Frank Lloyd Wright's Glorious Hollyhock House, LA's First World Heritage Site

How'd you like to live here? It's a passageway inside Hollyhock House, the first home built by Frank Lloyd Wright in Los Angeles. He didn't just design the ultimate showplace—he even picked out that Buddha sculpture, probably on one of his trips to Japan to create Tokyo's famous Imperial Hotel.

It didn't always look this good. It original owner, who commissioned it, only kept it a few years before giving it to the local government, which sent Hollyhock House into a decades-long odyssey of benign neglect, nonexistent maintenance budgets, and abusive tenants, who absconded with many of the original fixtures. But in 2019, shortly after a six-year, $4.4 million project, the architectural masterpiece was named a UNESCO World Heritage site—the first one in Los Angeles.
Today, the historic structure is part of the Barnsdall Art Park Complex, but when it was built, it was something that no one in Los Angeles—or in any other of American society circles—had seen: a home that looks virtually Mayan, a stone-like temple by an architect who, before its opening, had been famous for Prairie-style homes. Some architectural historians have suggested that the way the Hollyhock "flows" was a precursor to the first ranch-style homes in the United States. That most common of U.S. home styles appears to have begun with quite the twist.
Roof, Hollyhock House
Joshua White /
Hollyhock House from its lawn
Originally, the home was supposed to be made of poured concrete, but that turned out to be cost prohibitive, even for the heiress to the oil fortune who commissioned it. Instead, Wright used hollow clay tile. It looked right, but wasn't very good at keeping water out. The resulting leaks, which accumulated over decades, have required much stabilization.

At the same time, restorers had to rectify later changes. They removed recessed lighting and replaced the ugly sliding glass doors that had been installed in place of Wright's original wooden accordian-style doors (which had been intended to allow the spaces within the home to flow into the warm Los Angeles sunshine).
Hollyhock emblem, Hollyhock House
Aline Barnsdall, who commissioned the home as a showpiece, was an unconventional woman for her era. She named her child Sugar Top and decided to raise her without a husband, she supported early 20th-century labor anarchists, and she collected art. Perhaps less unconventinally, her favorite flower was the hollyhock, and Wright incorporated his stylized version of the blossom throughout the design, including on columns and on rugs, which were re-created for the restoration using original photographs; the originals went missing decades ago.
Living room, Hollyhock House
The main living area is the showplace, with wide western views, a custom suite of furniture and towering floor lamps (most designed by Wright, now largely re-created). A geometrically carved fireplace was originally fronted by a shallow pool. This element gave the room representations of the four elements: fire, earth (the stonework), air, and water.
Skylight, Hollyhock House
Joshua White /
Skylight, Hollyhock House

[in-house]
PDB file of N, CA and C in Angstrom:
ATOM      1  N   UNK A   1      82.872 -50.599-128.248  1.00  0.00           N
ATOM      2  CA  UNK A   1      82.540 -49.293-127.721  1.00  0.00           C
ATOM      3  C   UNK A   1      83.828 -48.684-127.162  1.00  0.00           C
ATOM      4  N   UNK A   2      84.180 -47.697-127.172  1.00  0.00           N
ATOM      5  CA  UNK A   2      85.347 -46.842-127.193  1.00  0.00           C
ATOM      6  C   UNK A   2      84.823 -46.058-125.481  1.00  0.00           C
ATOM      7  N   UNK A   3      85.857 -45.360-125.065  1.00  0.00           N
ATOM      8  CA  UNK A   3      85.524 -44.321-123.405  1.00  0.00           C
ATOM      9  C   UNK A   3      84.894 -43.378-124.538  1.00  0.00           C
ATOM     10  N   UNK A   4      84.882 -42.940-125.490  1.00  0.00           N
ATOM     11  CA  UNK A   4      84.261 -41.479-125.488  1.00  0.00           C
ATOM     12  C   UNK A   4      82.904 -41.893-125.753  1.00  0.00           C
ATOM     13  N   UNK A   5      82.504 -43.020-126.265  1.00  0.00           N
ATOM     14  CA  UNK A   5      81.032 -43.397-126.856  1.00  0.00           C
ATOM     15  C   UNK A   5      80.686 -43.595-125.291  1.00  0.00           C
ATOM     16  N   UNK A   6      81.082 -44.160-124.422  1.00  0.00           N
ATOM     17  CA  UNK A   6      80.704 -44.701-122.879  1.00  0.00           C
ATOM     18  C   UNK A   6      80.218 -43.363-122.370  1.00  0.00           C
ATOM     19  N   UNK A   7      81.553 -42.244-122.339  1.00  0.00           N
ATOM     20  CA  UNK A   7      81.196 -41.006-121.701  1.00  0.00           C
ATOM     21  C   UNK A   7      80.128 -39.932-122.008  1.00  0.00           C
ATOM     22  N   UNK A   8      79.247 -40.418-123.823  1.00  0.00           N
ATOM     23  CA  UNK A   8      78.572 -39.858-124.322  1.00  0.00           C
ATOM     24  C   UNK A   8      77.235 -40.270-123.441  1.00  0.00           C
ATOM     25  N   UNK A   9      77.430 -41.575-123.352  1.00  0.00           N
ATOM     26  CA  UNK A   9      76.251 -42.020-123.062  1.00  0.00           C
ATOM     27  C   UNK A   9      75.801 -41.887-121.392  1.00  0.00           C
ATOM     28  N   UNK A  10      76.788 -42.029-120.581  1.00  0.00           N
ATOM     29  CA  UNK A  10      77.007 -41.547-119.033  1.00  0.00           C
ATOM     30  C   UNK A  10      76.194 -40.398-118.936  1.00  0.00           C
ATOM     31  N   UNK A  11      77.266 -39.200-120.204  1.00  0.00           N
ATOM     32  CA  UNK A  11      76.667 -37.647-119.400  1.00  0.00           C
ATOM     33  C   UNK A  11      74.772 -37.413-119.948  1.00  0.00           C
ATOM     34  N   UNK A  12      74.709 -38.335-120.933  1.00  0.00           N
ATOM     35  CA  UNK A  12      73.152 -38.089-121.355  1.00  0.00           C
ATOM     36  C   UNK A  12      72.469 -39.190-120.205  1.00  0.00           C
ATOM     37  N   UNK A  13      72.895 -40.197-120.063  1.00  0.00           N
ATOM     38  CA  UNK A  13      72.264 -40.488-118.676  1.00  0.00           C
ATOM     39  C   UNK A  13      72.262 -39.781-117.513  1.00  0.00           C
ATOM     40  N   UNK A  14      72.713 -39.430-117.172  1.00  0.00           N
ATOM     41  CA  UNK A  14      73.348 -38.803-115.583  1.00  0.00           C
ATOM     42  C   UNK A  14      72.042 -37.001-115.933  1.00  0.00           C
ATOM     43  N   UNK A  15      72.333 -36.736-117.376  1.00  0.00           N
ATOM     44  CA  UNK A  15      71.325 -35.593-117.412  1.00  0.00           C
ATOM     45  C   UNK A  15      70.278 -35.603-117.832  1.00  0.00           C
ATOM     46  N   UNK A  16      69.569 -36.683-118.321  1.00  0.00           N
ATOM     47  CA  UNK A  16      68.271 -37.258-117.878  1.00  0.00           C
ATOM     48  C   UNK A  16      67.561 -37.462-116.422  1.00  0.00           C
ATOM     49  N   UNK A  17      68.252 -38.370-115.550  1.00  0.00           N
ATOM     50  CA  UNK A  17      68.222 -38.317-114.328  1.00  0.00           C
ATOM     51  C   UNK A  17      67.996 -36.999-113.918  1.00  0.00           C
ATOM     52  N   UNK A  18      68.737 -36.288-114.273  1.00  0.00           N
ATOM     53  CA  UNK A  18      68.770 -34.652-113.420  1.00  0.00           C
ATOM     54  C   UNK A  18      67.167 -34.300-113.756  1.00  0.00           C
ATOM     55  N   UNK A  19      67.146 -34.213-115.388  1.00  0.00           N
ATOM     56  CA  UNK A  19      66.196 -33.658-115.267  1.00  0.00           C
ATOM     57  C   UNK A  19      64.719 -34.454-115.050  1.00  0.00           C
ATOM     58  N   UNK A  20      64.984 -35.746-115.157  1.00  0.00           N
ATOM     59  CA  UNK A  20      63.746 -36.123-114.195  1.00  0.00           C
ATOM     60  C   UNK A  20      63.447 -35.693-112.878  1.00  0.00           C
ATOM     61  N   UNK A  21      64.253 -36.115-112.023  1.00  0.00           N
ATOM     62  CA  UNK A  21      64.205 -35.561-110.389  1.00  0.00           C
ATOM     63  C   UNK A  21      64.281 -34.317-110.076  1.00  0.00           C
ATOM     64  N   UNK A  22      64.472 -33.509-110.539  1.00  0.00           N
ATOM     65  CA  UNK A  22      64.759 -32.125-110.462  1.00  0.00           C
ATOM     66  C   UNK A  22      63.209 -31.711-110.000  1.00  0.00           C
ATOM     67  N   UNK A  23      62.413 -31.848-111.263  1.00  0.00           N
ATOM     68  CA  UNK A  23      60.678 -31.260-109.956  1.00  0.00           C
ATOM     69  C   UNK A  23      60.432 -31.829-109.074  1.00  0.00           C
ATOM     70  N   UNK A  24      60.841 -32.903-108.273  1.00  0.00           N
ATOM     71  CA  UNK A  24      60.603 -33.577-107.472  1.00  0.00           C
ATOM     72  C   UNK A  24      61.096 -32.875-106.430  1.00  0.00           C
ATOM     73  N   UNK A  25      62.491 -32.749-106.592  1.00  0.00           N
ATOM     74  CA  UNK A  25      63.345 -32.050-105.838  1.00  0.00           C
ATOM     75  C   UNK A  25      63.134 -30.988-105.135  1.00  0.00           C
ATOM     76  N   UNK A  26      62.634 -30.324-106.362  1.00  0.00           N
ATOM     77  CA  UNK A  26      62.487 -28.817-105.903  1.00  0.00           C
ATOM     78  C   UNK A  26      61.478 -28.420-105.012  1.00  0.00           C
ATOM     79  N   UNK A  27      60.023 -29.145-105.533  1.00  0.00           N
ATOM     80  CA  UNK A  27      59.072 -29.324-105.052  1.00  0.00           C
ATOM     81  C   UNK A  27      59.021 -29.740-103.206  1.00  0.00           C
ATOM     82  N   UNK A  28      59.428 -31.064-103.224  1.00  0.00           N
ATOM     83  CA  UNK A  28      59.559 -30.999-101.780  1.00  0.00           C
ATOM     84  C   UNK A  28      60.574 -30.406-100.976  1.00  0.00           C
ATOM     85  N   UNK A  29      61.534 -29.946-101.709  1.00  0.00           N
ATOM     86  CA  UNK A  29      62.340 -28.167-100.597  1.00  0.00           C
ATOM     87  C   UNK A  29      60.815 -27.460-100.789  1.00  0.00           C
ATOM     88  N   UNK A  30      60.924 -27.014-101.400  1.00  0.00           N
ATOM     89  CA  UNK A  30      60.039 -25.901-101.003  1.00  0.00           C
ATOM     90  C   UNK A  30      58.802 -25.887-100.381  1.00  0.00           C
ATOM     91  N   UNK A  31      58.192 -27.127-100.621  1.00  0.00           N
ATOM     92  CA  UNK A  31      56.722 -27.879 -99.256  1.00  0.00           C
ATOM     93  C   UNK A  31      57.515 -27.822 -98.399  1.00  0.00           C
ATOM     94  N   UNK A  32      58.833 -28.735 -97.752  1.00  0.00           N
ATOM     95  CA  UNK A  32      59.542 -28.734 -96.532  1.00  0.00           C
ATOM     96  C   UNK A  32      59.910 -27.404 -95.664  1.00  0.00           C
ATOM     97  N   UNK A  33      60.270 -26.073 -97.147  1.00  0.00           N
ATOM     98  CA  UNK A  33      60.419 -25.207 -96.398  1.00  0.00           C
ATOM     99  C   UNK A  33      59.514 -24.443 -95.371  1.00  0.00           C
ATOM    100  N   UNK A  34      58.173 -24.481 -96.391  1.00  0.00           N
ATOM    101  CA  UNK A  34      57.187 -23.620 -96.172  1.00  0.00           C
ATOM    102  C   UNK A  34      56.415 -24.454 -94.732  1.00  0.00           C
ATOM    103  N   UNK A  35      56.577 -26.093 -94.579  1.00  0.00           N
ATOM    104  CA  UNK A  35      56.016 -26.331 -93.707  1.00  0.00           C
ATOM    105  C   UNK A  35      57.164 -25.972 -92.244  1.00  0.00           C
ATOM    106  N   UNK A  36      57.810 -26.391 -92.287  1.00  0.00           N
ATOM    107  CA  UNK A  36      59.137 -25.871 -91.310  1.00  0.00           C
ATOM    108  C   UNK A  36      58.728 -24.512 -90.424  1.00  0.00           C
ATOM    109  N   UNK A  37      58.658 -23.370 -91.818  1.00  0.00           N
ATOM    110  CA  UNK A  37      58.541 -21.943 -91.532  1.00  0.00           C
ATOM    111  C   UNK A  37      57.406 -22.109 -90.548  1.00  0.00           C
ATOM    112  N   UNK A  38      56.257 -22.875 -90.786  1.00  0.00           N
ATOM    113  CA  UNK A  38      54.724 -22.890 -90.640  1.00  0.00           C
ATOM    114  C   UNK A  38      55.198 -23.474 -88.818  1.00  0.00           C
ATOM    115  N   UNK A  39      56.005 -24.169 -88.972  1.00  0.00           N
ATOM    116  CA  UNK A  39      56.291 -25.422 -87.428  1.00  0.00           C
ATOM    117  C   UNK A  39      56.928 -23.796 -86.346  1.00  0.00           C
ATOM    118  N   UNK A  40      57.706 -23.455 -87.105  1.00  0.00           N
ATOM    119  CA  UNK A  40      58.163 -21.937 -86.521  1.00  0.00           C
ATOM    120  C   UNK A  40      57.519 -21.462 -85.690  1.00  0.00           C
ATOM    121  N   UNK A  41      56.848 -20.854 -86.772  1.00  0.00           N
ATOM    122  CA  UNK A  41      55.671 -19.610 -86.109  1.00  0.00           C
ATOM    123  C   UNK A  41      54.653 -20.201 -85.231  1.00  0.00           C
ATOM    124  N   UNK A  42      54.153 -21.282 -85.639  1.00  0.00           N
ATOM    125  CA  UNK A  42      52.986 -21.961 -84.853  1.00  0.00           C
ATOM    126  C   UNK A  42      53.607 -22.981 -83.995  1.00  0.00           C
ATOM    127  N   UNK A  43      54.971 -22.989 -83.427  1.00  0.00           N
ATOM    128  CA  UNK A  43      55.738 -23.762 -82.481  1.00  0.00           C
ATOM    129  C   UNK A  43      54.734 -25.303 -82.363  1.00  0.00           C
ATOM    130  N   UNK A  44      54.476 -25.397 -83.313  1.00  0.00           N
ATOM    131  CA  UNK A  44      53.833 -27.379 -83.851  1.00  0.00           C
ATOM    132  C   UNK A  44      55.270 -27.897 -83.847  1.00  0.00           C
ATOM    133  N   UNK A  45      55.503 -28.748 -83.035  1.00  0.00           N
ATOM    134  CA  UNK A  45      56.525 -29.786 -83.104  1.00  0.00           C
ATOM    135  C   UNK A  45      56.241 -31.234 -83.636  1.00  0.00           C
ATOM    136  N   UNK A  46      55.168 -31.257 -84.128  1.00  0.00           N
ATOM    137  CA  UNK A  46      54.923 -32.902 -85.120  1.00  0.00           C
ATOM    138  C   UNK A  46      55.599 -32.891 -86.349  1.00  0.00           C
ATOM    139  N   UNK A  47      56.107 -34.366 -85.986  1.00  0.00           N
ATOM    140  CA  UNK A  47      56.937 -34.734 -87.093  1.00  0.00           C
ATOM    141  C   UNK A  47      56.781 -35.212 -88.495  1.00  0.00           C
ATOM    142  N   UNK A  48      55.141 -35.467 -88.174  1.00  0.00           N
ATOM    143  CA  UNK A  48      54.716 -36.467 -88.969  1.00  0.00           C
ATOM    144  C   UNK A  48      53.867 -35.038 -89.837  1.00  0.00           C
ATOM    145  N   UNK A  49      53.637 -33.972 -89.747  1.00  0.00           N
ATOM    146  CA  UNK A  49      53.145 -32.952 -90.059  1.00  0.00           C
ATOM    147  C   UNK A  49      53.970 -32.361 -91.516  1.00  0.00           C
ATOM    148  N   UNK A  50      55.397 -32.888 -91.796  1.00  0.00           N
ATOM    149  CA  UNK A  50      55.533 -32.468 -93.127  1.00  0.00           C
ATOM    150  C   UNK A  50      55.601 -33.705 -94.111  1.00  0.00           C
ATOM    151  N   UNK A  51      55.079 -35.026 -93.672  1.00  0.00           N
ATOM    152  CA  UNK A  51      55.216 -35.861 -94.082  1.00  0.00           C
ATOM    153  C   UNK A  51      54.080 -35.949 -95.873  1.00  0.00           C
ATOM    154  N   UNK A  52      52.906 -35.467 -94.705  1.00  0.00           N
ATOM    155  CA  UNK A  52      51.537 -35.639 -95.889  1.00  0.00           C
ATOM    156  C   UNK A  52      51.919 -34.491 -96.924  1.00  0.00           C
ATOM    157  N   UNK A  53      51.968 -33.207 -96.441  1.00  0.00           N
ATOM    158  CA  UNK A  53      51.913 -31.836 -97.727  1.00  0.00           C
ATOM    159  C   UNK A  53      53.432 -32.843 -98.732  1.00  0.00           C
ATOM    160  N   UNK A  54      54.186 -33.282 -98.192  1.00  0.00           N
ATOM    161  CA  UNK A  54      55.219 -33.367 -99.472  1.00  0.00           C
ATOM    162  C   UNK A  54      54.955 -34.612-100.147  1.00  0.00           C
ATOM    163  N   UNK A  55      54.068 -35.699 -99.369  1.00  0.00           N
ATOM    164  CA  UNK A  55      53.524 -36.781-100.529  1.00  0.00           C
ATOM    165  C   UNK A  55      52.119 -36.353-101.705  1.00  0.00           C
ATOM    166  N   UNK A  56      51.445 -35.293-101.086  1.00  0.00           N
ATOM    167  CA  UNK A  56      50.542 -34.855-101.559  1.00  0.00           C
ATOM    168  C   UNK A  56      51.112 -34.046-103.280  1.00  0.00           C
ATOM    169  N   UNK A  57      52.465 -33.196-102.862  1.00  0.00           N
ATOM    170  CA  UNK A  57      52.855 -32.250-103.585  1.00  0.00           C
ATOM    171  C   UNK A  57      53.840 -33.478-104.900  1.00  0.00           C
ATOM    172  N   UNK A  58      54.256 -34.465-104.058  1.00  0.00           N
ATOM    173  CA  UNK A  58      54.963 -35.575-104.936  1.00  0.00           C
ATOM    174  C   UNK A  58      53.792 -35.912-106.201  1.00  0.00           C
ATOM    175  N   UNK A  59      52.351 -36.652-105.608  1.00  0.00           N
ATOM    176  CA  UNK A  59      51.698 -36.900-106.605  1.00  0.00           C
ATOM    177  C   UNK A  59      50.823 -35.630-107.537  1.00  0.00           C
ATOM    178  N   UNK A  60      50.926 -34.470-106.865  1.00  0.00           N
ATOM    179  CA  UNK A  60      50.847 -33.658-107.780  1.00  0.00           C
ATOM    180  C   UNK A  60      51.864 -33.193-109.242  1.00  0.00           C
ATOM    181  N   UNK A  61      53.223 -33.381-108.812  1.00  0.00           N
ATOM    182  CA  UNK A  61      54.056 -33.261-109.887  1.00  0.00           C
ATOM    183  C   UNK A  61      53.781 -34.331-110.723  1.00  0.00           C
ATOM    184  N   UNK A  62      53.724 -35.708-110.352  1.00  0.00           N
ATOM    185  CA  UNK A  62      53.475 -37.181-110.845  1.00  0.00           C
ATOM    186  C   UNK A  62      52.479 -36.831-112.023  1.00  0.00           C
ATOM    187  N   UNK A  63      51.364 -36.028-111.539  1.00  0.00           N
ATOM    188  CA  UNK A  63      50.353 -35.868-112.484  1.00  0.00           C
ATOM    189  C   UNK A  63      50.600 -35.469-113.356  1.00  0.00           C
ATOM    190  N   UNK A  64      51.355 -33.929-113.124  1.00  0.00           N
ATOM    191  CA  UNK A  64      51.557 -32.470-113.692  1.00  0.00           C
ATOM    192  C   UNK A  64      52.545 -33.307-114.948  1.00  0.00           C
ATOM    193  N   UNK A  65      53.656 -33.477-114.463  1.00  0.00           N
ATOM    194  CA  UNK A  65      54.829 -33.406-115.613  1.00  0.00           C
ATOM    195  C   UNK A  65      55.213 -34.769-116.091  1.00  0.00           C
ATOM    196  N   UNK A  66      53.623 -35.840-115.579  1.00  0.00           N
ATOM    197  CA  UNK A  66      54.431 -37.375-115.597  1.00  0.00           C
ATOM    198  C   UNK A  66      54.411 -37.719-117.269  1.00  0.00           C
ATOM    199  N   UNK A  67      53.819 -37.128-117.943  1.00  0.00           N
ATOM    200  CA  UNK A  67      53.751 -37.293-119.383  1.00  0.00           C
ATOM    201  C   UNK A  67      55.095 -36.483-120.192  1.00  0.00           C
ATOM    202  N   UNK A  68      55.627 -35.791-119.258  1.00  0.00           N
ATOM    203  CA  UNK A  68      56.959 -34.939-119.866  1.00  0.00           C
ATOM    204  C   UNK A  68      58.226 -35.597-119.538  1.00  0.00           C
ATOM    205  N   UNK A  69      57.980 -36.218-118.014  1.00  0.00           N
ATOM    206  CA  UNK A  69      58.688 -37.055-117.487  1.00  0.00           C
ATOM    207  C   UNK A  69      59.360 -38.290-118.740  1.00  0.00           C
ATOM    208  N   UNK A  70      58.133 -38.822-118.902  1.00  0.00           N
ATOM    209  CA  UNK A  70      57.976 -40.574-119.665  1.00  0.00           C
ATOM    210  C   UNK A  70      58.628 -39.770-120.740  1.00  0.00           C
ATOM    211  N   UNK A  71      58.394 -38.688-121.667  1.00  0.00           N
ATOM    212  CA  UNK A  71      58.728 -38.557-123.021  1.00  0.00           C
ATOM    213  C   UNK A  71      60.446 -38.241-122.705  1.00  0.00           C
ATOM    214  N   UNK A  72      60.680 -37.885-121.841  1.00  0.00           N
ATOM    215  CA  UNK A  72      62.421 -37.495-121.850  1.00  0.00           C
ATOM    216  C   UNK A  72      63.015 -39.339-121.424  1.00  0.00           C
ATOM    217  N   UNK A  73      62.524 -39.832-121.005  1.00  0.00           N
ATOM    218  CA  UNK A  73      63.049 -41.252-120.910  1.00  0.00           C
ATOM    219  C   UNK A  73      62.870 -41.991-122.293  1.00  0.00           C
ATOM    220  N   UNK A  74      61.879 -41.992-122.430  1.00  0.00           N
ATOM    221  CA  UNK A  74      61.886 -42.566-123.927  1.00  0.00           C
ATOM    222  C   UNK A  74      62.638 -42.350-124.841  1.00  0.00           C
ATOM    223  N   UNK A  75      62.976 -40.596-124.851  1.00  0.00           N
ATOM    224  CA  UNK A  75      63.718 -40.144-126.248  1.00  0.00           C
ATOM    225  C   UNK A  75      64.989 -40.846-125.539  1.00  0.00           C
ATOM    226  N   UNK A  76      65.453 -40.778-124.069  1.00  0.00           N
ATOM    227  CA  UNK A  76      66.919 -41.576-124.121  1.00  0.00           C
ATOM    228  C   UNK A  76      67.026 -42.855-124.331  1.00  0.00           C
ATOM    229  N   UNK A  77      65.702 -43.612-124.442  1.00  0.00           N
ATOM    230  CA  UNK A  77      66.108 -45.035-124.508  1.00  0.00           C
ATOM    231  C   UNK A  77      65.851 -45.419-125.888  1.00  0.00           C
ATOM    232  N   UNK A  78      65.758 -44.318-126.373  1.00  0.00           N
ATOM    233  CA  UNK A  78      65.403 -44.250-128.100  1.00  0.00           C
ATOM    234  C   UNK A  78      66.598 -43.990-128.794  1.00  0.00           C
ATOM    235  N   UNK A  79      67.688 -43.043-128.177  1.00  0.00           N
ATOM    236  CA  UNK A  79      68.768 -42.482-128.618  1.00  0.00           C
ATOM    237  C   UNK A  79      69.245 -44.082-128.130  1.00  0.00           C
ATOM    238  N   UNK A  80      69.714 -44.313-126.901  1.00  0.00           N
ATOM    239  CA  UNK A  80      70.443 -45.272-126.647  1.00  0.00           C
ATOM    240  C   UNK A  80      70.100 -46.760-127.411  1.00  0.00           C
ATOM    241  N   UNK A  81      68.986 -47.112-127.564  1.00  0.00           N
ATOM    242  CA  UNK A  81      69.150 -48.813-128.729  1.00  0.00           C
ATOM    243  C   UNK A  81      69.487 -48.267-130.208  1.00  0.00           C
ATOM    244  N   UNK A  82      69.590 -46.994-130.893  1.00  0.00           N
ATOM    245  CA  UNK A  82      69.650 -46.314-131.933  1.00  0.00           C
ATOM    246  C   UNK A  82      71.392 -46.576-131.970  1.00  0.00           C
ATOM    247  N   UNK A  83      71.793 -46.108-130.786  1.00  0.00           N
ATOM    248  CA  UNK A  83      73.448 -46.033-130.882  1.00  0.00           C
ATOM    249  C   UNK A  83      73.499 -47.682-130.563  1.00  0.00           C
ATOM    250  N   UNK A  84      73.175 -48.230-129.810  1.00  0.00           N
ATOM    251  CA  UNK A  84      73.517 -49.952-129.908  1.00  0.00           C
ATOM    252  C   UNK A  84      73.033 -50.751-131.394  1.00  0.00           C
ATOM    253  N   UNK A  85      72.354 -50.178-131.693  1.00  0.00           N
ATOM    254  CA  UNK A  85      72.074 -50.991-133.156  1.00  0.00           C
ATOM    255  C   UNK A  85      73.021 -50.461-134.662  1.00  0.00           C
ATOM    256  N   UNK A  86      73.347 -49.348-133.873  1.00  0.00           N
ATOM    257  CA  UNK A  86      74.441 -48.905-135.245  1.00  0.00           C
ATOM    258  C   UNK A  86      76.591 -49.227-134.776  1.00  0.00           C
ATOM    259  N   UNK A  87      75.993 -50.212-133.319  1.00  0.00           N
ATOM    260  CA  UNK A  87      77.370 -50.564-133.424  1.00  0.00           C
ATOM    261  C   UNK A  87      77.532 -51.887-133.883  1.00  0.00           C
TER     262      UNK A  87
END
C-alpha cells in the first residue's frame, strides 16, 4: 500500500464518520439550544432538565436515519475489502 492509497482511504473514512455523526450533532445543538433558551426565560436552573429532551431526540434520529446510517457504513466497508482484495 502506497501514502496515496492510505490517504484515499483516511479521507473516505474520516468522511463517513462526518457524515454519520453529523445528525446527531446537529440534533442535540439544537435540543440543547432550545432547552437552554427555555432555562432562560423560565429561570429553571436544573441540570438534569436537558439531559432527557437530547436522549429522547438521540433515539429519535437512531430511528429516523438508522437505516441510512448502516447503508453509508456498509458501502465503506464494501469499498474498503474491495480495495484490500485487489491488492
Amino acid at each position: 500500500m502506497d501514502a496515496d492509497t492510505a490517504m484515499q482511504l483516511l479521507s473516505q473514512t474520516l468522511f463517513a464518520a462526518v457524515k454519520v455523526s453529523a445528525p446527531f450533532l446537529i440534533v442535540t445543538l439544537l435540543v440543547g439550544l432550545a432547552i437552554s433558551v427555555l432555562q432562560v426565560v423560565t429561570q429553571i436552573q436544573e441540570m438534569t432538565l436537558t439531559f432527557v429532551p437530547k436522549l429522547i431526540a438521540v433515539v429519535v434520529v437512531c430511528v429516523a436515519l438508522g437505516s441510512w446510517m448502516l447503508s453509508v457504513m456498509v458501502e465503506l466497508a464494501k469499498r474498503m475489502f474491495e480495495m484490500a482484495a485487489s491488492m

Above the fireplace, Wright installed a skylight. Such flourishes are what caused the home's construction budget to bloat from $50,000 to $150,000 and the schedule to stretch to four years. He and his patron, Barnsdall, fought over the work. She never thought the final product was what she envisioned and so she decided not to live there permanently and to cancel plans for additional buildings on the plot, instead donating it to the California Arts Club in the late 1920s.
Planter, Hollyhock House
In returning the home to its 1920s grandeur, restorers faced considerable difficulty. The building was in such disrepair—both because of fundamental flaws with Wright's design and because of naked neglect—that no one knew exactly how walls looked. One day, though, they realized that the original stucco style could still be found on a hidden patch deep inside this built-in planter in the sweeping foyer. This swatch of paint was the Rosetta Stone that decoded the rest of the design scheme.
Kitchen, Hollyhock House
Could you cook a meal in this galley kitchen? Aline Barnsdall surely didn't. This is mostly the work of Wright's son, Lloyd, who completely rebuilt the kitchen in 1946, throwing down formica counters, among other sins. Restorers brought back its mahogany countertops.
Dining room, Hollyhock House
The dining room set, however, is original Wright, not a reproduction. Take note of the clerestory windows: They have been raised by four inches after restorers realized the roof height had been altered in years past. Now there's light flooding into this room again, just the way Wright had intended.
Entryway, Hollyhock House
Today, Hollyhock House again wows visitors. It commands a 13-acre plot on the top of Olive Hill in Hollywood, California, along with an adjoining theatre and arts center, and it has been nominated to be a UNESCO World Heritage Site. Its bedrooms remain off-limits because they haven't been made ADA compliant, and there's still a lot more restoration to be done (including stabilization of the multiple terraces overlooking the Los Angeles Basin), but the home is finally getting the love it was long denied and looks nearly identical to when it was born nine decades ago. Tours are conducted several days each week and can be booked via